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Tue, Jan. 21

Johnson: Quick trip up Guadalupe Peak in Texas offers fresh scenery
Hiking Arizona

The view from the trail ascending Guadalupe Peak. (Ted Johnson/Courtesy)

The view from the trail ascending Guadalupe Peak. (Ted Johnson/Courtesy)

Remember John Denver singing, “Leaving on a jet plane …?” I can count the number of times I’ve traveled to a hike via a jet plane on one hand. Perhaps you’ve done so more often. It comes down to what you have more of, time or money.

Since I maintain a directory of hikes across the Southwest, from Big Bend National Park to Boundary Peak, Nevada, and King’s Peak, Utah, to Organ Pipe Cactus National Monument in Arizona, some of these destinations take some time to drive to.

You may consider some of these places beyond your reach, preferring a local stroll to a remote trail somewhere in the Chihuahua Desert or Wasatch Range. Yet, variety is the spice of life, and the Southwest has lots of it.

One hiker I spoke with hiked almost exclusively in one place, Havasu Canyon. His answer to my question “Why not hike elsewhere?” was, “The Canyon is different each time.” That’s true for everywhere. There’s different and there’s different. Obviously, my interest in diversity stretches across the Southwest and includes canyons, deserts, alpine summits and everything in between.

I was flying back to Arizona from a research trip in Michigan and decided to fly through El Paso, Texas, in order to hike Guadalupe Peak, which rises to over 9,000 feet out of the Chihuahua Desert. In spite of my efforts to pass through airport security unscathed, I lost my multi-use tool in the process. Ooops. I generally travel light, but my day/fanny pack was lighter than usual for the day hike of five hours, some 100 miles east of town.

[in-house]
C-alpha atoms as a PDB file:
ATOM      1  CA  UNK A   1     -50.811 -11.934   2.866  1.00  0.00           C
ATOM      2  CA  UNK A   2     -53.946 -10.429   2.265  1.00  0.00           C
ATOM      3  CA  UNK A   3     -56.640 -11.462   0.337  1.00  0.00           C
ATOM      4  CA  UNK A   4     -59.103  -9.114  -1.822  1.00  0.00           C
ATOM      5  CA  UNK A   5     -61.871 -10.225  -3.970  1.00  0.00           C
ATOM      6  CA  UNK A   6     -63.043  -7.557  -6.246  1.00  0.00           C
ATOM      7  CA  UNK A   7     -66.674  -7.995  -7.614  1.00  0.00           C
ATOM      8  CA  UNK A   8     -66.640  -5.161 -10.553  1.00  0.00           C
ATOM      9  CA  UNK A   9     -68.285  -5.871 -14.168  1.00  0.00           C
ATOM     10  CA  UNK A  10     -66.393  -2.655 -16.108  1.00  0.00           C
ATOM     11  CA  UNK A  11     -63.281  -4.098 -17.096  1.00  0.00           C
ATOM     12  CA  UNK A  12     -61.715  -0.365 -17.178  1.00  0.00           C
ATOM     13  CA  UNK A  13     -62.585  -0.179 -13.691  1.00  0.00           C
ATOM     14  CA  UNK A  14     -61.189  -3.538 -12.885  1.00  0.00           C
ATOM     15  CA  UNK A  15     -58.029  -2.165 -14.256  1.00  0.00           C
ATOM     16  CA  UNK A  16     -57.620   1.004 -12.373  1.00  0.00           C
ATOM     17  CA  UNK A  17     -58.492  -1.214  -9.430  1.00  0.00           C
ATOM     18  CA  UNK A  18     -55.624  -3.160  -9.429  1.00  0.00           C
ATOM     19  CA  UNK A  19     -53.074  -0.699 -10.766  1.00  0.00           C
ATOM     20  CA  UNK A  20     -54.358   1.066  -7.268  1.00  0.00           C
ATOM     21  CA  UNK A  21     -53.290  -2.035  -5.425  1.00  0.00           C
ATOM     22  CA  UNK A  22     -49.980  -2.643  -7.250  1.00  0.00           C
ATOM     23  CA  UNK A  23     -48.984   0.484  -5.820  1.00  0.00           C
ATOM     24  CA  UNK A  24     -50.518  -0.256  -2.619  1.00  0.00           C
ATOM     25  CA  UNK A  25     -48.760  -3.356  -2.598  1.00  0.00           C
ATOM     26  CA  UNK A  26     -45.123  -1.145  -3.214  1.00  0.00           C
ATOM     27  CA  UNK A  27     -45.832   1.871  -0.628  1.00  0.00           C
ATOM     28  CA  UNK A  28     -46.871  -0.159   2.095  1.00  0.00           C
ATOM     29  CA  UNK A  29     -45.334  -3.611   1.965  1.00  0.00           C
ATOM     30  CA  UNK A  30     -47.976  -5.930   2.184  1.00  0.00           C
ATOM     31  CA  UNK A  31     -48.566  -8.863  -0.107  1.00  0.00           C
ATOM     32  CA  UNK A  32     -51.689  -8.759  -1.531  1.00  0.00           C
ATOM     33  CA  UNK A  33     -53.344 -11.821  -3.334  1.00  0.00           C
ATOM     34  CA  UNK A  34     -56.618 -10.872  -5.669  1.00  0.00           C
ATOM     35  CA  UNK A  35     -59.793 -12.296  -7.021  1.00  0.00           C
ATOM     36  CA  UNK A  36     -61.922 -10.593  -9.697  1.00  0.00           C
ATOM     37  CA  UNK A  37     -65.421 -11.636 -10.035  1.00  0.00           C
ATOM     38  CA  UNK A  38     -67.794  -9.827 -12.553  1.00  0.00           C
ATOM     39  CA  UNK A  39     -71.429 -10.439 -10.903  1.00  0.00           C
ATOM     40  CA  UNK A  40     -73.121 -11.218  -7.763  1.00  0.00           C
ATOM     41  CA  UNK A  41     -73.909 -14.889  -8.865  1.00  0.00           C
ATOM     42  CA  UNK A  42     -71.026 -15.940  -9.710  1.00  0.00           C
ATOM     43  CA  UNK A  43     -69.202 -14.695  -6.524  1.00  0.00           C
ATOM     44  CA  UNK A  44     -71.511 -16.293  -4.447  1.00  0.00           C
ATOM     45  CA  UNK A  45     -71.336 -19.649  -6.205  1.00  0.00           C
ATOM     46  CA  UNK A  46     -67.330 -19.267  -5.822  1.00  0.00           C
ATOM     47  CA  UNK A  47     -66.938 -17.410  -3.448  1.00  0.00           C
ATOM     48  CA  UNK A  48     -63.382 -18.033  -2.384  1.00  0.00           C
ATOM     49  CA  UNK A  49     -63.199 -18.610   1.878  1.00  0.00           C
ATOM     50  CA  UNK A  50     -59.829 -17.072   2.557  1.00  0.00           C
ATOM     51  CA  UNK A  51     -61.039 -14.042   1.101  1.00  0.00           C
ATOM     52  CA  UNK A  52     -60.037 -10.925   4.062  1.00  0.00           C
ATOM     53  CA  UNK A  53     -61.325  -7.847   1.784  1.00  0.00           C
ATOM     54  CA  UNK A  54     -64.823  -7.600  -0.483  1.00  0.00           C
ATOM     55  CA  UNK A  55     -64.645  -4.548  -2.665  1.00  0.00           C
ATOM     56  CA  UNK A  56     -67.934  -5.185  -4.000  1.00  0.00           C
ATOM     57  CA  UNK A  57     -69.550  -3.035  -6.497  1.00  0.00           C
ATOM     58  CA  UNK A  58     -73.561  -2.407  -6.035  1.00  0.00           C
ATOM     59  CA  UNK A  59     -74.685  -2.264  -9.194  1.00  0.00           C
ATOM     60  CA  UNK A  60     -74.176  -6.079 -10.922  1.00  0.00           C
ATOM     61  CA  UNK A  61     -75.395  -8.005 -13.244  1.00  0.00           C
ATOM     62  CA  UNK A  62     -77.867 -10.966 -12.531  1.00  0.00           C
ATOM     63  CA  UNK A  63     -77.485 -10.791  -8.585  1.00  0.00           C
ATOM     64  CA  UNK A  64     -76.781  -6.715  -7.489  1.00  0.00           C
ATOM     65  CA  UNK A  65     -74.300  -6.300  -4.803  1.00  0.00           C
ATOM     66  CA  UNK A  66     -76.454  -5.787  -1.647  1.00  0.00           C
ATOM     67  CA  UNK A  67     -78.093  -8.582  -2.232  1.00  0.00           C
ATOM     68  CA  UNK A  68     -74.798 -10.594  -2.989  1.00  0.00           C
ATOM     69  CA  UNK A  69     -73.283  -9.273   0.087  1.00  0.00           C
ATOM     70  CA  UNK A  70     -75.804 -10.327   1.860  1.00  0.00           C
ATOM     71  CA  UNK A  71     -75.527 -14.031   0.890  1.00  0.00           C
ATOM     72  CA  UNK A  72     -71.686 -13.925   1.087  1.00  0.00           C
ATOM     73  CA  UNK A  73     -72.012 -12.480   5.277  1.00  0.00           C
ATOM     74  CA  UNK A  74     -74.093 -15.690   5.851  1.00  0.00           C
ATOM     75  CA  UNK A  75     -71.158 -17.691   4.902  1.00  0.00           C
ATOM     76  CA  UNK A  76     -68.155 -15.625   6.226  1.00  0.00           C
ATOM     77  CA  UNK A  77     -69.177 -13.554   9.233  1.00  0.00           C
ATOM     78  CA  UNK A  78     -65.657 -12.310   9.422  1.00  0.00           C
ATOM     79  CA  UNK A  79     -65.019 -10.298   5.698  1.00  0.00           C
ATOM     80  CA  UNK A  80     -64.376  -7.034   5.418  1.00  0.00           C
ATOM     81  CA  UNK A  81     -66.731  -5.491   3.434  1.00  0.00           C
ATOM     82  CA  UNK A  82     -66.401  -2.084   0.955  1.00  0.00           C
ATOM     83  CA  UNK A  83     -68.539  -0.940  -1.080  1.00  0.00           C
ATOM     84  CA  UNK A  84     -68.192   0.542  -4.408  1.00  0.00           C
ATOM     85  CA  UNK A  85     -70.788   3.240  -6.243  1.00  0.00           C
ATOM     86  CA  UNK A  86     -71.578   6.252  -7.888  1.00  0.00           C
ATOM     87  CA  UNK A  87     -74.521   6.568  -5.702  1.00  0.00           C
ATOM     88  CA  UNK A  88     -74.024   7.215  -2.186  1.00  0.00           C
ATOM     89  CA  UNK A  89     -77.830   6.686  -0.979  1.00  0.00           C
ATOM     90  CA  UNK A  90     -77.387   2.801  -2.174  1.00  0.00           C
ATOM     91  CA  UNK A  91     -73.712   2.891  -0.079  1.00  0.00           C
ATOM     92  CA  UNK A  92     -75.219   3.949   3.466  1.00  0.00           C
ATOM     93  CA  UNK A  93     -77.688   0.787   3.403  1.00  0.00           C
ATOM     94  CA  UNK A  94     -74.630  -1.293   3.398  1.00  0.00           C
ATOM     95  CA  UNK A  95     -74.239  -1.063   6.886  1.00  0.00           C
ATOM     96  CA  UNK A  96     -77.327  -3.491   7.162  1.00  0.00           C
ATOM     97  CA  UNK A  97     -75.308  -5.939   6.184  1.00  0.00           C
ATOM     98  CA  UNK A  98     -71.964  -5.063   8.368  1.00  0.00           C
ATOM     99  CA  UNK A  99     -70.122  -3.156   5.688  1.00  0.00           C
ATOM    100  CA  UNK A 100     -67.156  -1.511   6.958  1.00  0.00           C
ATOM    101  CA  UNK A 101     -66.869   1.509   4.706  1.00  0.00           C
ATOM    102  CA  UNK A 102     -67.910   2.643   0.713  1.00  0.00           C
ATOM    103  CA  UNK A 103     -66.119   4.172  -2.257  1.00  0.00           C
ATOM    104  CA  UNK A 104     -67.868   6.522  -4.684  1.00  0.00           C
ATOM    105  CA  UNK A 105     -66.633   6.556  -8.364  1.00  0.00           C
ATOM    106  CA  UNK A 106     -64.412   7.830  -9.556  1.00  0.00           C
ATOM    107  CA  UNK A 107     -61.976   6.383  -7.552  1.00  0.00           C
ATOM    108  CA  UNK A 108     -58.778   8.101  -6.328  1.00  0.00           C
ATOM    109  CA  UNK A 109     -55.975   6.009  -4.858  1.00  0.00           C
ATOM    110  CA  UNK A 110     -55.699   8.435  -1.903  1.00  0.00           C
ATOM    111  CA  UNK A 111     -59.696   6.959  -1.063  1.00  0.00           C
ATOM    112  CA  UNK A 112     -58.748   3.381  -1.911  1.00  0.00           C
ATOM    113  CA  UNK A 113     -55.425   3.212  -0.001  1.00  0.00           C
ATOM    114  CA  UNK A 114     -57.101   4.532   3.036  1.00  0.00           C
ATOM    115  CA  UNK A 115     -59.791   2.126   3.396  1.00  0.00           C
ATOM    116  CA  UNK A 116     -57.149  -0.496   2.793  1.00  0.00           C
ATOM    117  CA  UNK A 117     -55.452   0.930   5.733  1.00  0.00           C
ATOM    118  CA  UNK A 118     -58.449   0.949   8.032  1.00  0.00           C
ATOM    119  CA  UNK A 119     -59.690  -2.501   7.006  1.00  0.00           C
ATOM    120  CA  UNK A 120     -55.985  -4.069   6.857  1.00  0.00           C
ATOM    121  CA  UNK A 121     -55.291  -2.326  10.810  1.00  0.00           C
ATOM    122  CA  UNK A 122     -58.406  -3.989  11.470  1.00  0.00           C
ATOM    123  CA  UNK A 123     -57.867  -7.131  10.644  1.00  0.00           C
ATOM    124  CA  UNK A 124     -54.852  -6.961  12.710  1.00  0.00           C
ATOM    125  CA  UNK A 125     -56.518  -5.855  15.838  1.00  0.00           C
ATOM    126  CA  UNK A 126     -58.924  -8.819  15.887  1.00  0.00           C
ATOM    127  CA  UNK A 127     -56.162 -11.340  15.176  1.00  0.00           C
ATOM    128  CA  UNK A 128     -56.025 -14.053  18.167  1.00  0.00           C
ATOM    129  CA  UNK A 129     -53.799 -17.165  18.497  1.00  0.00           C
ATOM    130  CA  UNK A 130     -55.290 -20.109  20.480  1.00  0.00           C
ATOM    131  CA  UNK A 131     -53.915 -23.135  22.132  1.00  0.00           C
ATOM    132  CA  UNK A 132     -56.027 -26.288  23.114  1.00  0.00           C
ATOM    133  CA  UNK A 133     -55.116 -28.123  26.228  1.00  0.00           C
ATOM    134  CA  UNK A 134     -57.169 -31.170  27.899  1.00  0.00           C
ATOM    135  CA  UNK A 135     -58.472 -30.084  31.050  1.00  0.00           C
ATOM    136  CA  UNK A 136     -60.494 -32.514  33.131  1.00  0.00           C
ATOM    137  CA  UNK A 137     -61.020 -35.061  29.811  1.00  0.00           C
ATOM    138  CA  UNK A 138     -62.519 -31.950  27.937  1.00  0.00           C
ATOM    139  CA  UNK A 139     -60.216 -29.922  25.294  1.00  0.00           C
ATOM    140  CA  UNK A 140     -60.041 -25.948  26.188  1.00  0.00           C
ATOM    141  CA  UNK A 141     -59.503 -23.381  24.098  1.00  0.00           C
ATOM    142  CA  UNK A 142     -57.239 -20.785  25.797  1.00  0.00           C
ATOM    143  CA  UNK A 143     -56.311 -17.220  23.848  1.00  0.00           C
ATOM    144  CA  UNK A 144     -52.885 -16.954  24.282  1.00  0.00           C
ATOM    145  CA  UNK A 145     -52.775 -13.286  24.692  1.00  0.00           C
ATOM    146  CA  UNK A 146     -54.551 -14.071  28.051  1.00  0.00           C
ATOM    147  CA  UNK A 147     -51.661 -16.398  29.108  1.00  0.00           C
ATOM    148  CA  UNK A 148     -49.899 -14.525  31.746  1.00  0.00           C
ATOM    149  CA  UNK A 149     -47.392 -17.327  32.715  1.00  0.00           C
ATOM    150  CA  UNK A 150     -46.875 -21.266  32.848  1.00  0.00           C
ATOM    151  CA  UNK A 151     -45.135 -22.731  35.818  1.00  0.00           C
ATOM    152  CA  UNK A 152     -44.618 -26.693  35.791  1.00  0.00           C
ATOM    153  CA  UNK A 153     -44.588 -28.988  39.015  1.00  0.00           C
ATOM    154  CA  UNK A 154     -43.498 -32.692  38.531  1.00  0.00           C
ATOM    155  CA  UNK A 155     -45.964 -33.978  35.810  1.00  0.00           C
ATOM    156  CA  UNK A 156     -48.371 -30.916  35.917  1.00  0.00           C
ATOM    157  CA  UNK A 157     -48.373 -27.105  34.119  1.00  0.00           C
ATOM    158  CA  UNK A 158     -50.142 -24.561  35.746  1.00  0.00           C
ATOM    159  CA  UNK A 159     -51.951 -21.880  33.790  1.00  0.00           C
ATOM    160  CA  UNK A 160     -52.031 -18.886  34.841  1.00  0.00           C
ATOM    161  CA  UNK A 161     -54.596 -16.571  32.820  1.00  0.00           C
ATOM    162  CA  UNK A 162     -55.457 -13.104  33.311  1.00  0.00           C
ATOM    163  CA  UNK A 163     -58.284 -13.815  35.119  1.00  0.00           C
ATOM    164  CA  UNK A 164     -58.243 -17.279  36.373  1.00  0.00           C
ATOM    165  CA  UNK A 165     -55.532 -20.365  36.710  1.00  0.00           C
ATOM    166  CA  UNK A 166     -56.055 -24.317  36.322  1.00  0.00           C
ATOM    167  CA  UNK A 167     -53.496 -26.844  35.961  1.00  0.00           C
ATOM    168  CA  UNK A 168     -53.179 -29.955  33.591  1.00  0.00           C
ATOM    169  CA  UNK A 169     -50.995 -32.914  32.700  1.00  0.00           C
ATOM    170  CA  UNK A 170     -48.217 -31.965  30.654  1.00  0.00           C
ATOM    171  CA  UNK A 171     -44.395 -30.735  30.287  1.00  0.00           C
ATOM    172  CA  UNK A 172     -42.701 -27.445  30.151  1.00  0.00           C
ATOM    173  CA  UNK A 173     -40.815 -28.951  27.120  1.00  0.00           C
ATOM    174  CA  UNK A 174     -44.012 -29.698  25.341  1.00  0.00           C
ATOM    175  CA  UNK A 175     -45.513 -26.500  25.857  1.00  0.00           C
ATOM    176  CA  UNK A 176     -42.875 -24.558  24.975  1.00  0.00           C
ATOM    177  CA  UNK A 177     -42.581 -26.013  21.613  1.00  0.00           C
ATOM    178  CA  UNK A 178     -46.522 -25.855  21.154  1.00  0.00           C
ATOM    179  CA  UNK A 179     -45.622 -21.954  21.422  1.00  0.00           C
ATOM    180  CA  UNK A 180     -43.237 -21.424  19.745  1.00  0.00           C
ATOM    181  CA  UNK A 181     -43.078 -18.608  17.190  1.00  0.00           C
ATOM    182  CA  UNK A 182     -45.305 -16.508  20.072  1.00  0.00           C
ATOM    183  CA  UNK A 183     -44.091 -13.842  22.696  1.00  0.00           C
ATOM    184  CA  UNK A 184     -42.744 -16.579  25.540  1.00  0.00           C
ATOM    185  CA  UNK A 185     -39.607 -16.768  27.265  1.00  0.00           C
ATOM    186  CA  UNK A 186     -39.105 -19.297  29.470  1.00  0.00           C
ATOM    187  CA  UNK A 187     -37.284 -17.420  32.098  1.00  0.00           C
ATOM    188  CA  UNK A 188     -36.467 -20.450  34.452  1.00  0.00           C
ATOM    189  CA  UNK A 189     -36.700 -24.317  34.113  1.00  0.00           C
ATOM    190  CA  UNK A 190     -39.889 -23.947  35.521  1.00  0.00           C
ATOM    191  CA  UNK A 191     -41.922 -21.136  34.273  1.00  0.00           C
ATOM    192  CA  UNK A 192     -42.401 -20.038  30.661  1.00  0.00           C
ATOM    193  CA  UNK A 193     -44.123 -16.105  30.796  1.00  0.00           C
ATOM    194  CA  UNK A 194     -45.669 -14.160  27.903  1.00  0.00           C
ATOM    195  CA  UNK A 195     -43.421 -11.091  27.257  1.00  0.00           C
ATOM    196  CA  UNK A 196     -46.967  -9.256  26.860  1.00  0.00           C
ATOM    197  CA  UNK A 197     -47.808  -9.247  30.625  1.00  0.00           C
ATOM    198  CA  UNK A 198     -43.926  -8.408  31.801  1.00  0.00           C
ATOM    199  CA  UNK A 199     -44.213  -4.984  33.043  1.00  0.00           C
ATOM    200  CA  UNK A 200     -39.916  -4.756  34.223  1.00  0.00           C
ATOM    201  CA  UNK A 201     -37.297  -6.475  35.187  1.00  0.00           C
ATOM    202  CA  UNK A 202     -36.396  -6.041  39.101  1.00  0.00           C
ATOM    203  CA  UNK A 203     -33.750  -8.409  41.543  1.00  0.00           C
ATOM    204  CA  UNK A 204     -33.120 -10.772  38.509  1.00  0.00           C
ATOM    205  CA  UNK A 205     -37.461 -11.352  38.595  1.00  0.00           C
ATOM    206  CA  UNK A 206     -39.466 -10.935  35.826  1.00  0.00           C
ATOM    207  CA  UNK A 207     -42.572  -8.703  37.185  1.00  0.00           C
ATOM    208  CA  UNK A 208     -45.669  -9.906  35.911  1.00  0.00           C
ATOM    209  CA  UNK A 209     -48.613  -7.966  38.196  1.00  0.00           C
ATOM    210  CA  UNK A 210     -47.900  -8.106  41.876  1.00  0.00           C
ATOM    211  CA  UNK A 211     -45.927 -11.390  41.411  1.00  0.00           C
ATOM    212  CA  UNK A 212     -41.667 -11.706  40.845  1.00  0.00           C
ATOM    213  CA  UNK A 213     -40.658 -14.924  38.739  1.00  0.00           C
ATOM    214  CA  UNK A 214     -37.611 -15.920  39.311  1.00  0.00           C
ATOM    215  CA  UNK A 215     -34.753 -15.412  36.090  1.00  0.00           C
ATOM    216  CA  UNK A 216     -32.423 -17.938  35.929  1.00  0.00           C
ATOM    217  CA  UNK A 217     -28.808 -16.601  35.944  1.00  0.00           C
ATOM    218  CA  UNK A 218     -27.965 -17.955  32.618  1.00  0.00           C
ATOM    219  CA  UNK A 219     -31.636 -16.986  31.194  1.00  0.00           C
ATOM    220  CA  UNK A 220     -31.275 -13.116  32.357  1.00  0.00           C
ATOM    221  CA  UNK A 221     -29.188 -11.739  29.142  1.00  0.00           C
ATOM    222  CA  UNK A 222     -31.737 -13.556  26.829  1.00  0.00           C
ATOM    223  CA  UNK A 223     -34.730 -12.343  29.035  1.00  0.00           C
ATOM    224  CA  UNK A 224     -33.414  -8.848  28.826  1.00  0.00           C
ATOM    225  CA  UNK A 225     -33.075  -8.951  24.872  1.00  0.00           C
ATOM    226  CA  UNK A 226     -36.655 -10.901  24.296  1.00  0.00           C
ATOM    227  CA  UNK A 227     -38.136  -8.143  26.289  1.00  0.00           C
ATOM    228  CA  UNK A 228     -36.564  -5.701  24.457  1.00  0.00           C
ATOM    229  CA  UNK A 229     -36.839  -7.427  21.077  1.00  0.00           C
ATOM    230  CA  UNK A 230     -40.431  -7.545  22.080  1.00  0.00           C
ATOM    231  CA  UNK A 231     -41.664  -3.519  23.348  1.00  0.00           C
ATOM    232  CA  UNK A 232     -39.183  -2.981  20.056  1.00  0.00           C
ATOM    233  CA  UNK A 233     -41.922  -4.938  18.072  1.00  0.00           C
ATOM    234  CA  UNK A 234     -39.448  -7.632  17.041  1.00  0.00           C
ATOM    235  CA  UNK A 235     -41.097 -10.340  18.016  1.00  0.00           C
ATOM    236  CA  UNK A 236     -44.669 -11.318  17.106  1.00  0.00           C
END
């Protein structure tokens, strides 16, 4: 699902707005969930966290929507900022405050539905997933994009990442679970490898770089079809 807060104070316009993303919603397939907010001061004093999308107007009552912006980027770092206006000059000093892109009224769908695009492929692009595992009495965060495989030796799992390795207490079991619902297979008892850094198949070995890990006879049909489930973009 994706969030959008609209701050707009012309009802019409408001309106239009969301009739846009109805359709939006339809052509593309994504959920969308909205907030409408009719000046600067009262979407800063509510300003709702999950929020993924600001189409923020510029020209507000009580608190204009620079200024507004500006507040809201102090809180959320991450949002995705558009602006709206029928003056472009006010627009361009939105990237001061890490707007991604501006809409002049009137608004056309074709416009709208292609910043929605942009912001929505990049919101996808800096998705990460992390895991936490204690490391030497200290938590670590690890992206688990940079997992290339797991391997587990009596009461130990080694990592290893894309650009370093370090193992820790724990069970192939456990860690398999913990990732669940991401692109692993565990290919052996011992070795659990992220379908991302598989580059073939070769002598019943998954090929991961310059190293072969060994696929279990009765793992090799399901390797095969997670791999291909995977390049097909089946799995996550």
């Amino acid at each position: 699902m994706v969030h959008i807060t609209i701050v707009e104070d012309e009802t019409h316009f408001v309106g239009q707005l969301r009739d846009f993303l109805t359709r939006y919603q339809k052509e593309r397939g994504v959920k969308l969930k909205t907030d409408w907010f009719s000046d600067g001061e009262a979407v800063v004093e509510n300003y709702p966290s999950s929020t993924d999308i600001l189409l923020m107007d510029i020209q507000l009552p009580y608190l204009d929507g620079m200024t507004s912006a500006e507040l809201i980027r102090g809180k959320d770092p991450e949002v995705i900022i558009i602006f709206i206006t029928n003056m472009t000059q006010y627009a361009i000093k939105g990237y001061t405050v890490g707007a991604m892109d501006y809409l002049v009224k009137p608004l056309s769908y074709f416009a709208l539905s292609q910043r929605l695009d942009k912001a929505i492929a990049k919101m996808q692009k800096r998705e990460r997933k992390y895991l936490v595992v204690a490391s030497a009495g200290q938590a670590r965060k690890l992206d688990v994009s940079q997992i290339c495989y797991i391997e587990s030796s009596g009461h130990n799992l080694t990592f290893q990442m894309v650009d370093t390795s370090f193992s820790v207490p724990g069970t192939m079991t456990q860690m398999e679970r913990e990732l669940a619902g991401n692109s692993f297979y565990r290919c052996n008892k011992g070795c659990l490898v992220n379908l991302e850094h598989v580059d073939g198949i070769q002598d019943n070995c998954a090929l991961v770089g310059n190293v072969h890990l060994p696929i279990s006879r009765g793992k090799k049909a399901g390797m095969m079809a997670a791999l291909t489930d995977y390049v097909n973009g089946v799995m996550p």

The entire route to the summit was socked in by low clouds. I almost missed the turnoff into this small national park on the Texas-New Mexico border. Driving across the rather wet Chihuahua Desert, the creosote fragrance was subtle yet unmistakable. The aromas continued as I gained elevation from the junipers at the trailhead to the pines at the summit. Having to catch a flight later that day, my pace was faster than normal. I reached the summit in two hours.

As I passed up one hiker, I mentioned the slick nature of the wet rocks through which this trail is cut. The limestone seemed to be covered with a slimy coating. The views were obviously limited. I took a selfie at the summit and turned around for the hike down. I wasn’t there more than three minutes. I had a plane to catch and visibility was less than 30 feet. Regardless of the conditions at the summit, the vast majority of time on any hike is that which is spent en route to the top and back down, not at the top itself. Therefore, I generally don’t invest much time on the summit but on the journey.

The weather began to clear on the way down. I was able to more accurately calculate my schedule and caught an earlier flight than originally planned. I was also able to converse with other hikers along the trail, which was surprisingly crowded the closer I got to the trailhead.

Hiking can be a social activity, especially when hiking solo. Hiking alone encourages engagement with strangers. I notice that most hikers hiking in pairs or groups don’t often initiate a conversation with a stranger. Perhaps their hiking partners supply all the strangeness they can handle. Hahahahaha.

Next: A Series of Fortunate Events: What if an escaped convict walked into your camp?

Ted Johnson is a columnist for The Daily Courier. Reach him by email at

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